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An application where we can use the techniques we learned to simplify trigonometric expressions is proving trigonometric identities. An identity is an equation that holds true regardless of the value(s) of its variable(s). While there are many identities already proven and commonly used to simplify expressions, we can be given identities to prove using algebra, formulas, basic trigonometric ratios, etc.

The general method of proving trigonometric identities is to work on each side of the equation separately, and simplify or manipulate each side until you reach the same expression on both sides.


For example, suppose we are asked to prove the identity:

\(sinx\cdot secx = tanx\),

We can simplify the left side of the equation separately as follows:

\(sinx\cdot secx\)

                                                                                                       \(=sinx\cdot \frac{1}{cosx}\)            since \(secx=\frac{1}{cosx}\)


                                                                                                           \(=tanx\)                  since \(\frac{sinx}{cosx}=tanx\)

We're done once we've reached the same expression on both sides of the equation, specifically \(tanx\). In this example, we didn't have to manipulate the right side of the equation in order to prove the identity.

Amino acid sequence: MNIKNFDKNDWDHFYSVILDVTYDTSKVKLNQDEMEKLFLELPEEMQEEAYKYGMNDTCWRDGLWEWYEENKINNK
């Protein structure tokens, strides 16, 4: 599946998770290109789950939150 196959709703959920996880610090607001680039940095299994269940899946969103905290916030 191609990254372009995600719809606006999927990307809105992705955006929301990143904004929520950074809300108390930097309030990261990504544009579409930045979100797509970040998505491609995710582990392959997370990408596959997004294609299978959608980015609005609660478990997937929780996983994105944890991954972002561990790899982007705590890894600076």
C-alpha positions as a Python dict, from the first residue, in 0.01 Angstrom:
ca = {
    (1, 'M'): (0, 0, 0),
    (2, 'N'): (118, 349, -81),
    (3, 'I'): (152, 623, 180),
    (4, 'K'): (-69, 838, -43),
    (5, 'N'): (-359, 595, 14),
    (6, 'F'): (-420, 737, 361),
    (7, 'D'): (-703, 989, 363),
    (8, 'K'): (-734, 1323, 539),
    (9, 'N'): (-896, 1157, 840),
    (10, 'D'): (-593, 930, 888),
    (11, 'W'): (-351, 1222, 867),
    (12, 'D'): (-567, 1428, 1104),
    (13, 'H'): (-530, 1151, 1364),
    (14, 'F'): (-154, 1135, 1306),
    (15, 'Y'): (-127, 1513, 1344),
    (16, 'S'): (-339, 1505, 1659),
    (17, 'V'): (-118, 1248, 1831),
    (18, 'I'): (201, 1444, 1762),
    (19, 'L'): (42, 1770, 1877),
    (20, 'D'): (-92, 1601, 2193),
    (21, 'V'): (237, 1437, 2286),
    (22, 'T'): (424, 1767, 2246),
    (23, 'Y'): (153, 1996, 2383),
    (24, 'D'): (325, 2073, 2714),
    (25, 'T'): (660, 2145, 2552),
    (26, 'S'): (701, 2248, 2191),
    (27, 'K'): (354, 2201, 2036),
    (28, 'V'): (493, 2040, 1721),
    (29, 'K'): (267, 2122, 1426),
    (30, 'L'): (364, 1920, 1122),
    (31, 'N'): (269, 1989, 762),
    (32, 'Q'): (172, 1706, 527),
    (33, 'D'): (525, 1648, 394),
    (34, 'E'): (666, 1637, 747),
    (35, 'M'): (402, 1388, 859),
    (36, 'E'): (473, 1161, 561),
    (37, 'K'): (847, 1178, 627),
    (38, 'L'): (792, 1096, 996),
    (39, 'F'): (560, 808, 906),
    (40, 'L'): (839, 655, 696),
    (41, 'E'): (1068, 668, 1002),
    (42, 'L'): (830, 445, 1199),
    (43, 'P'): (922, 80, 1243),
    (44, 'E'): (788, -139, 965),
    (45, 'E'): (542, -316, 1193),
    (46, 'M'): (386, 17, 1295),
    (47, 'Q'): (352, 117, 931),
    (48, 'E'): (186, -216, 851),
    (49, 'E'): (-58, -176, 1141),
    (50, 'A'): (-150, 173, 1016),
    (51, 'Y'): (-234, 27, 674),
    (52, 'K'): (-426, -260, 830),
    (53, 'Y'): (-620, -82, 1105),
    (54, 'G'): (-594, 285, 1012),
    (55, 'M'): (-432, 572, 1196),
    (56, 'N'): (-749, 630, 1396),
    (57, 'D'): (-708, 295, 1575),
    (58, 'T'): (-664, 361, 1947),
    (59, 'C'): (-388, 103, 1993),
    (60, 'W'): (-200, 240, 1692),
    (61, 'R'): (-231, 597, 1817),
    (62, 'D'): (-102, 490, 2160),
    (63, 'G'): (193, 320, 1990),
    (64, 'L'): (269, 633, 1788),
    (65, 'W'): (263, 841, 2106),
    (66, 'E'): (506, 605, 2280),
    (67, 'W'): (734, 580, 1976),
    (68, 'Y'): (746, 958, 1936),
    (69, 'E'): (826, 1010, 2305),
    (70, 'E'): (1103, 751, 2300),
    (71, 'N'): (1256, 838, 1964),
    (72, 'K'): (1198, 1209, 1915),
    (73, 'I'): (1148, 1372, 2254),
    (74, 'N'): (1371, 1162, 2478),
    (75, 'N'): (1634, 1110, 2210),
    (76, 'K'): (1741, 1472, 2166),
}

Here are some additional tips/strategies to use when proving trig identities:

  • Start with the more complicated side, this will give you more opportunities to apply formulas or identities and simplify the expression. Note: Sometimes, you may not need to simplify one of the sides!
  • Once you've picked a side to start working on, see if the given expression can be simplified immediately using any of the trigonometric formulas. This will make the following steps easier to work with as you will have fewer and/or simpler terms.
  • Be aware of what is and what isn't on both sides of the equation.
    • For example, if you see \(sinx\) on the left hand side but not on the right hand side, that's a sign that you might have to manipulate one of the sides so that it becomes an expression with/without \(sinx\). 
    • Another example: Suppose you see a single term on one side of the equation, but more than one on the other side, perhaps that's a sign that we need to combine like terms or substitute the expression with a single term using a formula/identity!
  • Try out various algebraic methods to manipulate the trigonometric expressions you're simplifying. We can factor using techniques like difference of squares or common factoring, or simplify by combining like terms!
  • Sometimes, simple is better! Try expressing other trigonometric functions only using sine or cosine, this could make the expression easier to simplify.

We'll apply some of these strategies in the example below!


Example: Prove the following trigonometric identities:
1. \(\frac{1-sinx}{sinxcotx}=\frac{cosx}{1+sinx}\) (starts at 0:00)
2. \(\frac{sec^2\theta}{cot\theta}-tan^3\theta=tan\theta\) (starts at 3:45)


See this video for the solutions to the above example!


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